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PC World - Thousands of PCs worldwide may be unable to access the Internet beginning July 9 unless those machines are rid of the pernicious DNSChanger malware that first surfaced in 2007. The Federal Bureau of Investigation helped shut down the criminal ring responsible for DNSChanger in late 2011. The federal agency then briefly handled the Internet Domain Name System routing for all infected Mac and Windows systems.
Since early 2012, the Internet Systems Consortium, a nonprofit corporation, took over DNS routing responsibilities from the FBI. But that courtesy is coming to an end Monday, and if your computer is one of the thousands still infected, you need to fix your machine so you can keep getting online.
What did DNSChanger Do?
DNSChanger rerouted infected computers through servers controlled by a criminal ring based in Eastern Europe. The malware did this by taking advantage of the Internet's Domain Name System (DNS) service. Think of DNS servers like phone books for the Internet. These servers turn the plain text Web address that you enter into your browser, such as PCWorld.com, into a string of numbers. These numbers are known as Internet Protocol addresses (PCWorld's is 188.8.131.52) and computers use them to connect to one another and get around the Internet. IPs are assigned to home and business Internet connections and every website you visit.
It should be pretty clear that DNS is not something you want to have intercepted by criminals. Any time they want, criminals who control how your computer uses DNS can do malicious things such as reroute your computer to fraudulent websites. Once there, the sites can try to download more malware to your computer or attempt to harvest data such as login credentials.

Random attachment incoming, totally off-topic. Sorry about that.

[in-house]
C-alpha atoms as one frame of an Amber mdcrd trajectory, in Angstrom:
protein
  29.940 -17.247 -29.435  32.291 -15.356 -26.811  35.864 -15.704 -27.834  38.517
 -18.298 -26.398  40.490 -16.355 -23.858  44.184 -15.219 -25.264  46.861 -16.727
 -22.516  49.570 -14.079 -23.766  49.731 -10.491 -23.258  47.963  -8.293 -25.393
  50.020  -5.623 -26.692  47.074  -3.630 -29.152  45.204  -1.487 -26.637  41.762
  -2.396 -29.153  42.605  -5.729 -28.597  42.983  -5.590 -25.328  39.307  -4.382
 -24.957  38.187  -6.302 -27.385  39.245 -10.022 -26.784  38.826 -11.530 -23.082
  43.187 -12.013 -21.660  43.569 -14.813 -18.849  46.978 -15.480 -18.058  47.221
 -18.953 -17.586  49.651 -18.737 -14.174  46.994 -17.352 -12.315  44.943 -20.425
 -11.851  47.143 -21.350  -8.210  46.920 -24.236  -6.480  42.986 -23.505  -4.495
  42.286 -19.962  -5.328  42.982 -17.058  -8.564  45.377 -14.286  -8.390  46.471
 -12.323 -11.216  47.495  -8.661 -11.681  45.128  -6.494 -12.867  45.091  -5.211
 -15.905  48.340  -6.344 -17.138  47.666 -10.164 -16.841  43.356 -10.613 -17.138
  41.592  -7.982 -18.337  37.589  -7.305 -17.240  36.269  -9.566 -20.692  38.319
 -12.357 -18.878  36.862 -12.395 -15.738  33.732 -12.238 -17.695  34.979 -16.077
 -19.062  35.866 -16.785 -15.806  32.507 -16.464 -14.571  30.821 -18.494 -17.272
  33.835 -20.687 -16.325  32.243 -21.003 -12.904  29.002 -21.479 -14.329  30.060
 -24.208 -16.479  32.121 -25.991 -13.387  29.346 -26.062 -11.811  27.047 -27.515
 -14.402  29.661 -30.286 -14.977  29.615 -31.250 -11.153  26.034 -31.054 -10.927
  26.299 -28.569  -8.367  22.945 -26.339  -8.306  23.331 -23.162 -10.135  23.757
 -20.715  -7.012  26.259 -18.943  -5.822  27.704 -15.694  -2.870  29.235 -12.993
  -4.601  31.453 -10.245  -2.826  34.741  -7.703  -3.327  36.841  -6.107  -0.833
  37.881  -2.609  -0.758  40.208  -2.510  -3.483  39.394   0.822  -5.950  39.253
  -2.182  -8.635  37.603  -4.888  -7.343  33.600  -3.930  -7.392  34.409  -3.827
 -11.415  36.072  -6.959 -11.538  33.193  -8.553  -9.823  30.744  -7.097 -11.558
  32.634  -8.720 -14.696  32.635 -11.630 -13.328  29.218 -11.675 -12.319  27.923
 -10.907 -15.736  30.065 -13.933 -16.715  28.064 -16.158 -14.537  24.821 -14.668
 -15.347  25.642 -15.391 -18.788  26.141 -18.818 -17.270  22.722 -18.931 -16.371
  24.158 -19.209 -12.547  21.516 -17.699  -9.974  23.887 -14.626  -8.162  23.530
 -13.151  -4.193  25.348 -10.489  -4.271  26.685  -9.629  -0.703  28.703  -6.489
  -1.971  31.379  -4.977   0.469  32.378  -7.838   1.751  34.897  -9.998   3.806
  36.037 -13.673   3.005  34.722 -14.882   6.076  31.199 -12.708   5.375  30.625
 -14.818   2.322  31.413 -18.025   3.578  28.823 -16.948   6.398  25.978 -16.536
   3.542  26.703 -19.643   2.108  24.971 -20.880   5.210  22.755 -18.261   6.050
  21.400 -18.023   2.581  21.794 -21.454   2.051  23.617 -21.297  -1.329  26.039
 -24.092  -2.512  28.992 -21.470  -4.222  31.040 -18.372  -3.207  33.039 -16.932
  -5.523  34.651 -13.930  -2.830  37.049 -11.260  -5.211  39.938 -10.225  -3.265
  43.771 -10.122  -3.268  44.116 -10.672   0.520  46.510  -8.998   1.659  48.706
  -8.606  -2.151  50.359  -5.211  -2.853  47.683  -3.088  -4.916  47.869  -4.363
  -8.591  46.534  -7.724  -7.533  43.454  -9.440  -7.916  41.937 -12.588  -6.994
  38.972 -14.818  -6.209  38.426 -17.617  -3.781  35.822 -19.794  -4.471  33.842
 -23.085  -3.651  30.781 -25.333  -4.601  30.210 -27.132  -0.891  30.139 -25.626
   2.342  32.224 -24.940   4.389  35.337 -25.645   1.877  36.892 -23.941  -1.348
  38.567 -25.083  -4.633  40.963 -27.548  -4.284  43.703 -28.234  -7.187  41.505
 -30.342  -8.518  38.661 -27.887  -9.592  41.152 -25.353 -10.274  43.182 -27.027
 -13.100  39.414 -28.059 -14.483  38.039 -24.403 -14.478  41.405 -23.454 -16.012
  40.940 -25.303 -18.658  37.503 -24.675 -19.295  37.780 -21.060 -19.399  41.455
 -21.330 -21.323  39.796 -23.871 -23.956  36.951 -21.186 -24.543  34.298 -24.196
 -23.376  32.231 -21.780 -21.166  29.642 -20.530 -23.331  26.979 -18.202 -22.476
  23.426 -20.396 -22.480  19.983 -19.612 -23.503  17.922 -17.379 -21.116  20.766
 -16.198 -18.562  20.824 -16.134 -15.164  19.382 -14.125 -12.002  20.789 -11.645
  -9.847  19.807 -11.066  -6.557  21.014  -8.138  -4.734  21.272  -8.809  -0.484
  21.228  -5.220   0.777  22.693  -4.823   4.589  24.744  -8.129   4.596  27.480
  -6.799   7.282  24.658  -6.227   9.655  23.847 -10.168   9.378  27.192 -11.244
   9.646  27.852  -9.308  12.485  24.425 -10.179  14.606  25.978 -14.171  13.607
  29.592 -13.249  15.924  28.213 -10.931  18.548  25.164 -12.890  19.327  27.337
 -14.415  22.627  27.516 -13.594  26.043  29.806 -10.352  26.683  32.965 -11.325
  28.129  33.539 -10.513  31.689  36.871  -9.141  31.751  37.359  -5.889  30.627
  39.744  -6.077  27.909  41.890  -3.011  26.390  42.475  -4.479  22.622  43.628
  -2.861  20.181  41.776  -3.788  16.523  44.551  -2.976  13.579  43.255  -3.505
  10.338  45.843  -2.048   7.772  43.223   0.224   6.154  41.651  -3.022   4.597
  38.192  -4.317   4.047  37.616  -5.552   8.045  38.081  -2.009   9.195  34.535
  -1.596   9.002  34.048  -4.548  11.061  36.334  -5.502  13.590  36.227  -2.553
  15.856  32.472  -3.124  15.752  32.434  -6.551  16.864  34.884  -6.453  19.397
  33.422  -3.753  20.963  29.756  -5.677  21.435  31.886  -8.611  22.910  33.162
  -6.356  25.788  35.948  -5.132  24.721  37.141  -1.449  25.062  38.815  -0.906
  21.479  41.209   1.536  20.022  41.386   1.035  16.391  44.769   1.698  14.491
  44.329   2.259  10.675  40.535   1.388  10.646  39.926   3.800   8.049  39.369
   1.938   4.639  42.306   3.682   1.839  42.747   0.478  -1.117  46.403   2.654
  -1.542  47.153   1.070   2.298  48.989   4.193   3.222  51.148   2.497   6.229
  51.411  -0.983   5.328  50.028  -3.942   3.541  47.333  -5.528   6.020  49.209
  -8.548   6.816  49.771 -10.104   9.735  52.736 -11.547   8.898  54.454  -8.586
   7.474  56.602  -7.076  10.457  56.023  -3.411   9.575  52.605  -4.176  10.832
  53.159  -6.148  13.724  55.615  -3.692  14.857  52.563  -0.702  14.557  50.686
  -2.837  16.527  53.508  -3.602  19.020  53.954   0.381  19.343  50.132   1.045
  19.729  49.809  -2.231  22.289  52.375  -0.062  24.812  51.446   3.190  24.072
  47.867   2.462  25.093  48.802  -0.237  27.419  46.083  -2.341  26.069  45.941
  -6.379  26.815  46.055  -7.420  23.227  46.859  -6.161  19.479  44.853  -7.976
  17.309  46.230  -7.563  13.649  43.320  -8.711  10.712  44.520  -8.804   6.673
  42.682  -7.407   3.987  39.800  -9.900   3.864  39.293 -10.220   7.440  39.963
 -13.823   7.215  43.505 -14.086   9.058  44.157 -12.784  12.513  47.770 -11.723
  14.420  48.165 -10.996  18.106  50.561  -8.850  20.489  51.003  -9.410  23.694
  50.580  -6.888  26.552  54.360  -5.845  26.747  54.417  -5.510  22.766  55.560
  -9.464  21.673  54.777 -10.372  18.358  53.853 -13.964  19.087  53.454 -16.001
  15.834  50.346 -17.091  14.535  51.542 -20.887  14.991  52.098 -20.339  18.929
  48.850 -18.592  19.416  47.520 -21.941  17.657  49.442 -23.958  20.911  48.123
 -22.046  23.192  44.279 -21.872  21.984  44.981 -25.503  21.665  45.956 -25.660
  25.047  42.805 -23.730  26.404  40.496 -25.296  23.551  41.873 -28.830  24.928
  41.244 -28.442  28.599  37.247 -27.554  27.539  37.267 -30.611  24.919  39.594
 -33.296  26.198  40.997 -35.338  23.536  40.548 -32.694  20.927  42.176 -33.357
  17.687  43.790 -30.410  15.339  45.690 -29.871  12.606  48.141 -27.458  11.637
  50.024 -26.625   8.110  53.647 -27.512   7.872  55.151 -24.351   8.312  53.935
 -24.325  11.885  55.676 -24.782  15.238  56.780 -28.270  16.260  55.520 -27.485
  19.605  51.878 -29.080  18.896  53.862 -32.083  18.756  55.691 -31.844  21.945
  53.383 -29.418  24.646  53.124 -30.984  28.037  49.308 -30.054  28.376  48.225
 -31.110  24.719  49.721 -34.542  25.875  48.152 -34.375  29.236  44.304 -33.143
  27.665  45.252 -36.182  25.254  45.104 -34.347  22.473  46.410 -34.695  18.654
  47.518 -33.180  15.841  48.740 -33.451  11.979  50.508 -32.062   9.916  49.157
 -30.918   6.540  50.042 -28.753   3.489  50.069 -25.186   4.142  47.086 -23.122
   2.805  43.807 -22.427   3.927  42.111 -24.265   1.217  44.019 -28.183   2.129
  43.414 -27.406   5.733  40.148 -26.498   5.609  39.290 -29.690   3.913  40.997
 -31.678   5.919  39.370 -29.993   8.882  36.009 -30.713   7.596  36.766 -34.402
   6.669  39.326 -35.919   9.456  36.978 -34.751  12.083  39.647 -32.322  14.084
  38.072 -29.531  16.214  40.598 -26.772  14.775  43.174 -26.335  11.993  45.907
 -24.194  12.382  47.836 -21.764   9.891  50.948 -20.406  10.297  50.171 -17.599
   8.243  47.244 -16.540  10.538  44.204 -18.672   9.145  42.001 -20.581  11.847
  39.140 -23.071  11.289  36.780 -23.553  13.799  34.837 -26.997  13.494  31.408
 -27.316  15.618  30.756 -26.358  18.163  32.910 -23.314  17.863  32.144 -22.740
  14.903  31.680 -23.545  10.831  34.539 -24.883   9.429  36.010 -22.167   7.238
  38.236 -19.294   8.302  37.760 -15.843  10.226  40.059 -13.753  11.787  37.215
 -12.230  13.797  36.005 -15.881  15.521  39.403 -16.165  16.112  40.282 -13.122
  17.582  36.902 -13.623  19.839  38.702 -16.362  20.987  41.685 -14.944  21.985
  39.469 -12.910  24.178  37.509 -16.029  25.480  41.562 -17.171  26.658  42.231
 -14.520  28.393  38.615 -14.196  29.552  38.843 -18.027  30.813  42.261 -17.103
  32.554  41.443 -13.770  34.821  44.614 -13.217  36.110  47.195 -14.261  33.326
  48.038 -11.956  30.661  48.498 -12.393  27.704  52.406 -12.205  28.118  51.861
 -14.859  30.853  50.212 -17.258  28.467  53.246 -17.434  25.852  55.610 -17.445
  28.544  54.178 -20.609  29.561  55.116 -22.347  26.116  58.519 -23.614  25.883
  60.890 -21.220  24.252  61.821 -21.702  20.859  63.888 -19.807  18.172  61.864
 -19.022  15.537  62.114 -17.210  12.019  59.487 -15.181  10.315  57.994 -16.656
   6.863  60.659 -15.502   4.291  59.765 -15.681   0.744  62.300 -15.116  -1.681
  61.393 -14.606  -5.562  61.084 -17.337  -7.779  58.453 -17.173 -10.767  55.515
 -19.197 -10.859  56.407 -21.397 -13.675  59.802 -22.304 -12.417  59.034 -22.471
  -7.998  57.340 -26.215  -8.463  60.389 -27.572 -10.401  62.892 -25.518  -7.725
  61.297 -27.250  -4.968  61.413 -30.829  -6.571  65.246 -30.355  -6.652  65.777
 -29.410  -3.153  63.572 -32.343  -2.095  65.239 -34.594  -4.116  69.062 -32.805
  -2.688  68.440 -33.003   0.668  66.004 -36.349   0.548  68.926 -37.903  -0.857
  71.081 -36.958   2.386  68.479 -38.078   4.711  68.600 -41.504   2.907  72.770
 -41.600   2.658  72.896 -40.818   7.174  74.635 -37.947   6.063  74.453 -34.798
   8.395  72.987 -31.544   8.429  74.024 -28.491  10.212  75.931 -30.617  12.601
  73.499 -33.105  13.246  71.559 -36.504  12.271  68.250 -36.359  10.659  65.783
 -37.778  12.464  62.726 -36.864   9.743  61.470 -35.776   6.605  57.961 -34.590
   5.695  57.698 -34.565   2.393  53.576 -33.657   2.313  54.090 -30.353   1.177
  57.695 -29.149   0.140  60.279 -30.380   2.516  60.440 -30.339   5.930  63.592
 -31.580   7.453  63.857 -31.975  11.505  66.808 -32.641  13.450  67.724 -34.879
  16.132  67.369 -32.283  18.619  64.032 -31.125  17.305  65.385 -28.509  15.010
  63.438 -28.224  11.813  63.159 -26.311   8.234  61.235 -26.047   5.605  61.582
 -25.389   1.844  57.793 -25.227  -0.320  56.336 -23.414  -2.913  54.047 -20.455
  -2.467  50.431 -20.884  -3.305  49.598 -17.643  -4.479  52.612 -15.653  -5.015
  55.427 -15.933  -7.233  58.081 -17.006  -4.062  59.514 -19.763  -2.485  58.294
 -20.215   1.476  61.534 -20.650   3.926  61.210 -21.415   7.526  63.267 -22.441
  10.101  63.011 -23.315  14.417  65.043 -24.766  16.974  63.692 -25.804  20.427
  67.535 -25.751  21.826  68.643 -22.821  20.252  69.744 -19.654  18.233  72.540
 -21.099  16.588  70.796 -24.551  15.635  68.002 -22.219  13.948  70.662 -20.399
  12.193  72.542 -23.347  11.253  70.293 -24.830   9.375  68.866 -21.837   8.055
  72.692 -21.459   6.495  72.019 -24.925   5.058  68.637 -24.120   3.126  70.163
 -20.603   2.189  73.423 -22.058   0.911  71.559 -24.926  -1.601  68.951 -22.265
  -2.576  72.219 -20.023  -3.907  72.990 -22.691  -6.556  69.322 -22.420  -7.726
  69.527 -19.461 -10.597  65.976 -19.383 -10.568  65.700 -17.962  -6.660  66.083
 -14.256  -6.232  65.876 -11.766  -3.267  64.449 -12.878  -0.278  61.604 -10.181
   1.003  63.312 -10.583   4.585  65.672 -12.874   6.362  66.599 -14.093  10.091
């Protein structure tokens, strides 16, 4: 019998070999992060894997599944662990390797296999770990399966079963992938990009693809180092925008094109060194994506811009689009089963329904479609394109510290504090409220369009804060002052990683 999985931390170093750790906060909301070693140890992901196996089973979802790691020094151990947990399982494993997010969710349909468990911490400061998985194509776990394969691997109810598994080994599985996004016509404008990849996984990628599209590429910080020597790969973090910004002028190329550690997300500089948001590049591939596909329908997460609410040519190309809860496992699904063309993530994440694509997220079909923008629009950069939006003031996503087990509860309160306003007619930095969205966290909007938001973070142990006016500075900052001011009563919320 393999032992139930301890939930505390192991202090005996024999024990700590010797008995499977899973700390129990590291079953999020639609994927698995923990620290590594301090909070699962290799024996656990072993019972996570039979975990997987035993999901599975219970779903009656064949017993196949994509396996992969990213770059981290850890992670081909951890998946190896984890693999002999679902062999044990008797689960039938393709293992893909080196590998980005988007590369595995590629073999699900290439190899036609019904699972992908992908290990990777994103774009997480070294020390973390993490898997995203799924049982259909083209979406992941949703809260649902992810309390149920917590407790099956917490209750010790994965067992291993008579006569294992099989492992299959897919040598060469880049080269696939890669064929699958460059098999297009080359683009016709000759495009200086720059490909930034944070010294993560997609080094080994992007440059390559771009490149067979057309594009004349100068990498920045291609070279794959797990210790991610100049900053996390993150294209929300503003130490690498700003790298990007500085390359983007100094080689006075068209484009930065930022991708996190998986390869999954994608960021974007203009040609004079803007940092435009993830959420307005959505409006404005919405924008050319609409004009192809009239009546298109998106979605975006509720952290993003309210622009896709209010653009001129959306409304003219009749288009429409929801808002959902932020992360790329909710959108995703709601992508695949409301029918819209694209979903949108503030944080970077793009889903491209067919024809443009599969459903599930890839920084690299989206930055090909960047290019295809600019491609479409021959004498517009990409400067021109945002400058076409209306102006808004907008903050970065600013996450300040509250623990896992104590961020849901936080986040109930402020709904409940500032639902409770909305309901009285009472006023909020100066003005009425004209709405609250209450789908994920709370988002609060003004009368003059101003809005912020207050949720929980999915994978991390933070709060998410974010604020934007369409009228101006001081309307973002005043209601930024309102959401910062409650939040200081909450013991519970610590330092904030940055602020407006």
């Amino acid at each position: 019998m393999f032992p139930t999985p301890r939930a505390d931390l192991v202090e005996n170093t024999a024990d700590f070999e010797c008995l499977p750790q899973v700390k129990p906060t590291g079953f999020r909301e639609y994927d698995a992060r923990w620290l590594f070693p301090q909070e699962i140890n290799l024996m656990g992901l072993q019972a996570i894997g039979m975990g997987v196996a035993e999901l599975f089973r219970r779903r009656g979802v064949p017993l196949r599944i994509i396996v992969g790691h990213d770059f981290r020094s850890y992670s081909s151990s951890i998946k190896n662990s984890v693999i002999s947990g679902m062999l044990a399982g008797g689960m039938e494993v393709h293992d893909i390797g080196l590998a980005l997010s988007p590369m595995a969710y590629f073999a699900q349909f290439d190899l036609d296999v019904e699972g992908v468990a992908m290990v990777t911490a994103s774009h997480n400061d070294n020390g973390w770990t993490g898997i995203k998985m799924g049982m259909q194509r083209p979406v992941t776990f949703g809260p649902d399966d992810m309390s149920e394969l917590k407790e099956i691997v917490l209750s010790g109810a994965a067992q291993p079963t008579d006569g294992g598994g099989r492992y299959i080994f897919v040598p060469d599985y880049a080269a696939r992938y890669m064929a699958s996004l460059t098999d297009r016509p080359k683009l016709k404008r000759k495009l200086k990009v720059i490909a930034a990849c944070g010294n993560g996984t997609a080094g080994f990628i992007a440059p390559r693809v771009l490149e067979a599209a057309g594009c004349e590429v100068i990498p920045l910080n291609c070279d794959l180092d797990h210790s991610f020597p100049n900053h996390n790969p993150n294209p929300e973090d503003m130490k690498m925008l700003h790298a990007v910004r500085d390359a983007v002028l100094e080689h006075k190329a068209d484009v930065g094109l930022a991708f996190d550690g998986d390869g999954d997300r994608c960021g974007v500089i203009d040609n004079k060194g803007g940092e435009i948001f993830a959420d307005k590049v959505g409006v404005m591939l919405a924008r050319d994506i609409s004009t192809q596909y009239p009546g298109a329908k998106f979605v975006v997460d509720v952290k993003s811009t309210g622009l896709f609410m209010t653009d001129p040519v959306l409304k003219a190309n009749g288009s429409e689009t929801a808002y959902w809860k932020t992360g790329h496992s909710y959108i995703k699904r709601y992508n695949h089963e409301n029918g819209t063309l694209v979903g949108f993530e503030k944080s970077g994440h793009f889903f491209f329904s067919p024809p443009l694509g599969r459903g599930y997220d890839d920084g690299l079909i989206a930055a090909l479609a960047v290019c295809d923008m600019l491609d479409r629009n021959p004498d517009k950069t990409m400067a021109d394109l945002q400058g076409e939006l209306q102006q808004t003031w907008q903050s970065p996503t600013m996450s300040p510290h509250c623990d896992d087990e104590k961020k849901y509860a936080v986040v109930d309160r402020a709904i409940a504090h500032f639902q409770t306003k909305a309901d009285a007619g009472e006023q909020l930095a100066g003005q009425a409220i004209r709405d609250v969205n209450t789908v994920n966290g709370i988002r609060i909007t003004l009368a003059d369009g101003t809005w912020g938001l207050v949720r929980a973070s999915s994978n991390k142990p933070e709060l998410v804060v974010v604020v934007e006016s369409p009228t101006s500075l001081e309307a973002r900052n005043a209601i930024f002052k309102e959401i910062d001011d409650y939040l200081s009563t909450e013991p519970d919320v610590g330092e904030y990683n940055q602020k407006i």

DNS changing was only one of the malware's functions, according to the DNSChanger Working Group, a consortium of companies, universities and other institutions helping to deal with the impact of DNSChanger. The group says it's also possible DNSChanger could have also been capturing keystrokes (known as keylogging).
As of June 11, the group detected DNSChanger infections from more than 300,000 unique Internet Protocol Addresses worldwide. Nearly 70,000 of those unique IPs originated in the United States. An Internet Protocol address counts as one main connection to the Internet, but can include multiple PCs behind one IP.
How to Know if You're Infected
If your computer is infected with DNSChanger and you've recently visited Facebook or Google, then you've probably seen warnings about your system being infected with DNSChanger. Both services are posting notices to systems infected with DNSChanger and offering advice about what to do about the infection. Your Internet Service Provider may have also notified you about an infection.
Another way to find out if you're infected is to visit one of several detection websites set-up by the DNSChanger Working Group. These sites will not require you to download any extra software or scan your hard drive. If you are infected, the site will be able to immediately detect it and notify you.
Originally published on www.pcworld.com. Click here to read the original story.